In the past few debates, the "Five Things to Watch" haven't changed that much. We all want to see how Rick Perry performs, whether Mitt Romney continues to deflect attacks, which one of the second-tier candidates shine or lands a blow, and so on--the usual stuff.
In tonight's debate, however, there is One Main Thing to Watch: the performance of Herman Cain.
If Cain continues to do well in these debates -- and avoids flip statements on things like electric border fences -- he's going to have a major impact on this race.
Already, Cain has shifted the dynamic in ways Rick Perry couldn't possibly have imagined when he announced he was running for president. Perry envisioned a two-man race against Romney, but so far he hasn't gotten the head-to-head matchup he wants.
Campaign insiders and strategists say privately that Cain has surprised them all by leaping over Perry in the polls. Cain, not Perry, is now neck-and-neck with Romney.
If anything, the more voters see of Rick Perry, the more they seem to like Herman Cain.
The question for Cain--not only in tonight's debate, but in this campaign--is how he will run as a frontrunner and with a largely grass roots campaign. So far he's rising to the occasion. The man isn't lacking in confidence.
Consider for example how Perry and Cain have handled the issue of religion, which I expect CNN's Anderson Cooper, the debate moderator, to bring up tonight. Perry needs the support of evangelicals -- who, for example, made up 60 percent of Republican voters in 2008 in Iowa -- to beat Romney. That could explain his refusal to more forcefully denounce two evangelical leaders (both Perry supporters) who have questioned Romney's faith and called Mormonism a cult.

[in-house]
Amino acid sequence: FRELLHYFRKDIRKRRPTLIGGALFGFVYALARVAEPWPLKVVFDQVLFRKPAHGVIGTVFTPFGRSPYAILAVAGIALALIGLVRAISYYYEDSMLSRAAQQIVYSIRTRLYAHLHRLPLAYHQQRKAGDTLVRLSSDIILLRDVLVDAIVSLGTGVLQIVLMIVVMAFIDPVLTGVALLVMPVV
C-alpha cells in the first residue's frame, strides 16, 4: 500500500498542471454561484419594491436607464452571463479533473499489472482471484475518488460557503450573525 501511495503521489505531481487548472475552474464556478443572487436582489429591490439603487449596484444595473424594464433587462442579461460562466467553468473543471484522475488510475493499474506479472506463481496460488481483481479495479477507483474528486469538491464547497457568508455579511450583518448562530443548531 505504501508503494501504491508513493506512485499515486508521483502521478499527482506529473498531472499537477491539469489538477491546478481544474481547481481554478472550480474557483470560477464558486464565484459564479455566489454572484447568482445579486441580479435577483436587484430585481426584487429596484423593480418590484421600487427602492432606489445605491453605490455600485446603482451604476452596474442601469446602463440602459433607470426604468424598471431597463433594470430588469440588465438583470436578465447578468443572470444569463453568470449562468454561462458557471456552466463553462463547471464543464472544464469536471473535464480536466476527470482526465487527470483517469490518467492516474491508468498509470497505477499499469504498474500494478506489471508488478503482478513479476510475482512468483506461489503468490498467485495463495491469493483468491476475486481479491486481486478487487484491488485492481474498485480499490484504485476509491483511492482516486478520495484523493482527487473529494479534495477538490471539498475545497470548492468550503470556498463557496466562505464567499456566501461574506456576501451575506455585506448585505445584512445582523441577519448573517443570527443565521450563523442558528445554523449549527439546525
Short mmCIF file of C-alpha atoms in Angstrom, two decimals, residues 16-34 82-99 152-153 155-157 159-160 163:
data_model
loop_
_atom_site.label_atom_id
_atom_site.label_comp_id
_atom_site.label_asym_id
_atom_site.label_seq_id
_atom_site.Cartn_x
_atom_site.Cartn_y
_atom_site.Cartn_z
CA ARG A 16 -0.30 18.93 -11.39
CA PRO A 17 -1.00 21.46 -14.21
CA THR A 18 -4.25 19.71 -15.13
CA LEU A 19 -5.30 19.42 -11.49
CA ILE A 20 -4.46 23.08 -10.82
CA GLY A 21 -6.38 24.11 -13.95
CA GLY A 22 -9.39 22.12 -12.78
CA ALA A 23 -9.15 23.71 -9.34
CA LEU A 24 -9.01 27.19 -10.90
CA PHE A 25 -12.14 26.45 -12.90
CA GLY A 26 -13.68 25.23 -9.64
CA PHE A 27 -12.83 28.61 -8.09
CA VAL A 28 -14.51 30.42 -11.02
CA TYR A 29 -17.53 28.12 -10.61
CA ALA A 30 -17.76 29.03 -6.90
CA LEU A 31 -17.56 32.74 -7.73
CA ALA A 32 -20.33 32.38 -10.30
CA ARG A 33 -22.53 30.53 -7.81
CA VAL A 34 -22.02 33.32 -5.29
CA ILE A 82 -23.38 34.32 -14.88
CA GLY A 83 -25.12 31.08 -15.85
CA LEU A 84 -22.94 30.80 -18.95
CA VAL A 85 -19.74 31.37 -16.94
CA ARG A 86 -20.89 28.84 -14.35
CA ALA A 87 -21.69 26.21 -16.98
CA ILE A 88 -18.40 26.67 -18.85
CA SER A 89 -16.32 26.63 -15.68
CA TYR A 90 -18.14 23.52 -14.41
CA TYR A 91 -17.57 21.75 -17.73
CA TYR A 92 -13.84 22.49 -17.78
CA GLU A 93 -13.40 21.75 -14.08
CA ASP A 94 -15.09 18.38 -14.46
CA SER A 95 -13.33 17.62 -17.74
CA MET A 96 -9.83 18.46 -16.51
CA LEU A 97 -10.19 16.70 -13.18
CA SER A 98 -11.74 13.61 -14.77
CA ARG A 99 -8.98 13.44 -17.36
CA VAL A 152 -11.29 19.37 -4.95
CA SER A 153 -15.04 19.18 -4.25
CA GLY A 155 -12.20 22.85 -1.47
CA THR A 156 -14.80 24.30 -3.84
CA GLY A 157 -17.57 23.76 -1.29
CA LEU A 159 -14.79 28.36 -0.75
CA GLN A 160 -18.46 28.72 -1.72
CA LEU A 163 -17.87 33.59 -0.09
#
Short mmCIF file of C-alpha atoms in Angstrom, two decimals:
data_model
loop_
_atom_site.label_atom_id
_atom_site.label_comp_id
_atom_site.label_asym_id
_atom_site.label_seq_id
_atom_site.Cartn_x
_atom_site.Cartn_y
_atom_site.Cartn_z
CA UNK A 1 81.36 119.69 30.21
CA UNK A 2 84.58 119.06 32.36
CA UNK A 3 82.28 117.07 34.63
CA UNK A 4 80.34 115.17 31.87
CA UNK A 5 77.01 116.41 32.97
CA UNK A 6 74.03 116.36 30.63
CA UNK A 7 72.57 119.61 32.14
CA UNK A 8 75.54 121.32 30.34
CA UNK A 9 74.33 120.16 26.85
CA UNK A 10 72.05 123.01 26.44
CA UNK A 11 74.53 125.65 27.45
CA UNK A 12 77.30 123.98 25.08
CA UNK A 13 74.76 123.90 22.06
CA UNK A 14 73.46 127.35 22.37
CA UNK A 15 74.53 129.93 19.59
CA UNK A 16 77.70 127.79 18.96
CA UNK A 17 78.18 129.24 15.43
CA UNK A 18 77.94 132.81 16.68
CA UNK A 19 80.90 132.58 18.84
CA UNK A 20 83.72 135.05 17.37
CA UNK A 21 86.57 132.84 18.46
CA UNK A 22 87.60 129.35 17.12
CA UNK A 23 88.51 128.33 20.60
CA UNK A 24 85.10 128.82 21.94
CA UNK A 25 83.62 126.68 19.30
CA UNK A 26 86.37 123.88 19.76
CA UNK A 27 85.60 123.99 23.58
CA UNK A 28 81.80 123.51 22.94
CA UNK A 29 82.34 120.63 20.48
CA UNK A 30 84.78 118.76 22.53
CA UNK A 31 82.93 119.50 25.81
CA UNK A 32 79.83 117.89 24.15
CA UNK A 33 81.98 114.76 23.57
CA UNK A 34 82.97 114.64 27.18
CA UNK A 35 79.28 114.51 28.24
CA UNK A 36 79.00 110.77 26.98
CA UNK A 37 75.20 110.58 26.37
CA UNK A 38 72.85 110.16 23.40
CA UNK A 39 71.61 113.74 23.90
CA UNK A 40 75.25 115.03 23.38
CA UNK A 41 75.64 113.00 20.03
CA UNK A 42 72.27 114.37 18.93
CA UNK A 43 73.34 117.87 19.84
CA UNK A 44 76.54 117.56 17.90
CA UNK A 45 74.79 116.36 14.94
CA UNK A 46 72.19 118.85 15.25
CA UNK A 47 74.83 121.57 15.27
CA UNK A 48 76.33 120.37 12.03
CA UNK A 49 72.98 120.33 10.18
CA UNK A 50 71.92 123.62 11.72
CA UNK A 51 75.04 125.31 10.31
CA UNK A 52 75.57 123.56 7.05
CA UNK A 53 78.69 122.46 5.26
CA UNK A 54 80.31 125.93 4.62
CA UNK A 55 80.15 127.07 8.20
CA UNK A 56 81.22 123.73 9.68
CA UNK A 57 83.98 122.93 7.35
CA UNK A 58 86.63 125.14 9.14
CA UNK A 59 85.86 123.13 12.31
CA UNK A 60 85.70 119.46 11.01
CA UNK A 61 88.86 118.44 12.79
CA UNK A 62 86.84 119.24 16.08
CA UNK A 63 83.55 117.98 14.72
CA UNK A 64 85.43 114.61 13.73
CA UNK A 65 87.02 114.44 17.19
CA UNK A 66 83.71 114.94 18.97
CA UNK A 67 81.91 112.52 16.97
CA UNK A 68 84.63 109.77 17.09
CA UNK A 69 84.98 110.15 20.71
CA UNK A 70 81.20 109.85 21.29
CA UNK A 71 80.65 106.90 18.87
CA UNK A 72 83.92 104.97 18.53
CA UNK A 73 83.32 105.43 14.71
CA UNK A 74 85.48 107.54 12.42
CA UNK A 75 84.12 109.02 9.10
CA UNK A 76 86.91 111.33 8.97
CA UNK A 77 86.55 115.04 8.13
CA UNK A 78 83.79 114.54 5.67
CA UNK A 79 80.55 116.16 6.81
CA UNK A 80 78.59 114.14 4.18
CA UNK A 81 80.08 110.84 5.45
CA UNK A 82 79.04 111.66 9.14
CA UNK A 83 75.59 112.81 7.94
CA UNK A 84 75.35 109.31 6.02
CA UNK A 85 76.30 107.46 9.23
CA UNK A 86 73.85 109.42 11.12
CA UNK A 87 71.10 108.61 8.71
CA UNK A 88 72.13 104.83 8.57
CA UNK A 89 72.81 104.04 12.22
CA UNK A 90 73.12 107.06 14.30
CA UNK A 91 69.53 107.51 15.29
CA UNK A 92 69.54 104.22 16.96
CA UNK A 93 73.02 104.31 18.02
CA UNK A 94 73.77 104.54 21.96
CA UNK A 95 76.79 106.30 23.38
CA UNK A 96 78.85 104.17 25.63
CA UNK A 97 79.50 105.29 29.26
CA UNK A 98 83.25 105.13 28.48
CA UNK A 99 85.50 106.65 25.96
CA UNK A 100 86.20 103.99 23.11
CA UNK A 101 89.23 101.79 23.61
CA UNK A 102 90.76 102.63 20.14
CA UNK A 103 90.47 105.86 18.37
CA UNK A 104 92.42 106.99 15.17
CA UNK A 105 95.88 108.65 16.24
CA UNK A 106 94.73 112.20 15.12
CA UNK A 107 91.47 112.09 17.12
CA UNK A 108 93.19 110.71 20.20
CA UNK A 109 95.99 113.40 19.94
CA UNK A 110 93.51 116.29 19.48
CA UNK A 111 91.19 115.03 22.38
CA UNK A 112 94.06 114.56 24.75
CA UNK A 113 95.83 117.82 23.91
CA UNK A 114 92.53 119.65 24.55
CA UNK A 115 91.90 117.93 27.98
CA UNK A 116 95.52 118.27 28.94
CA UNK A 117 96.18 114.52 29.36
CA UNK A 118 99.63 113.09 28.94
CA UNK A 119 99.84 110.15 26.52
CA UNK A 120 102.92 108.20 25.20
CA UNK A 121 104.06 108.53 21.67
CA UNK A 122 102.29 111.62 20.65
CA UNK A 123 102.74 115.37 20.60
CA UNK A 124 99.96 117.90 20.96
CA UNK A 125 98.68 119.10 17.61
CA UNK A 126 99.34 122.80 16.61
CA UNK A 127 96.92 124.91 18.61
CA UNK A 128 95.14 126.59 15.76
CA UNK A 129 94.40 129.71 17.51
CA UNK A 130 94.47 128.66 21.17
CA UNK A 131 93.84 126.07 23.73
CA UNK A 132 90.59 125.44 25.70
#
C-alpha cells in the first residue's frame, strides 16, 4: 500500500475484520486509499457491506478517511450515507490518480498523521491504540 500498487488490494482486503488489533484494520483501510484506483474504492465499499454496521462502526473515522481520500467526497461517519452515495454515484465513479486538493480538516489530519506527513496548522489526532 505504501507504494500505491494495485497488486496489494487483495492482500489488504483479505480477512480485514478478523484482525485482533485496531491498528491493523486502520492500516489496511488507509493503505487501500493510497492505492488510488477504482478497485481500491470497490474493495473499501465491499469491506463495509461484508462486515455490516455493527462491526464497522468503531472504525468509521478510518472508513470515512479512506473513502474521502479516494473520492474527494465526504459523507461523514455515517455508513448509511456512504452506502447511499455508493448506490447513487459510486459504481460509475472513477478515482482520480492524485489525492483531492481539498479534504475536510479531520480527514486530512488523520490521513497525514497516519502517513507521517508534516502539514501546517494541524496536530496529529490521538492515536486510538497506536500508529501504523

But as Perry plays the balancing act on Mormonism--and sends his wife Anita to South Carolina to talk about his Christian faith--Cain delivers straight talk.
In an interview with the Associated Press over the weekend, Cain said he's a "staunch Christian conservative," but he just doesn't wear it "on my forehead."
Cain said Perry was wrong to think he would carry the evangelical vote -- because he has a message for those voters, too. Perry "thought he had carved out that niche," Cain told the AP, "when he didn't own that niche by himself."
I watched Cain work the crowds over the weekend, and I sat down with him Sunday afternoon. Some of the things you hear from the pundits who refuse to take him seriously are true. Perry is crushing him in fund-raising and in the number of campaign staffers he employs. And there's Cain's 9-9-9 flat tax plan, which has its share of skeptics.
But I wouldn't be so quick to overlook what Herman Cain also has: a message of hope and optimism that Republican voters want to hear -- and a willingness to say things most politicians won't.
A recurring theme in Cain's new book is how he refuses to quit when challenged. He bets on himself. He works harder.
And then when he takes heat -- as when he said blacks were "brainwashed" into voting lockstep for the Democratic party, or when entertainer and activist Harry Belafonte called him a "bad apple" -- he doesn't back down.
"Harry Belafonte called me a 'bad apple.' Okay, what's a 'good apple?'" Cain told me. "A good apple is a Democrat, a liberal, who shuts up and does what he or she is told and doesn't make waves. That must be a good apple. If that's a good apple, then by definition I am a bad apple. Because I think for myself. I am a conservative. I am running for president as a Republican and I'm going to win."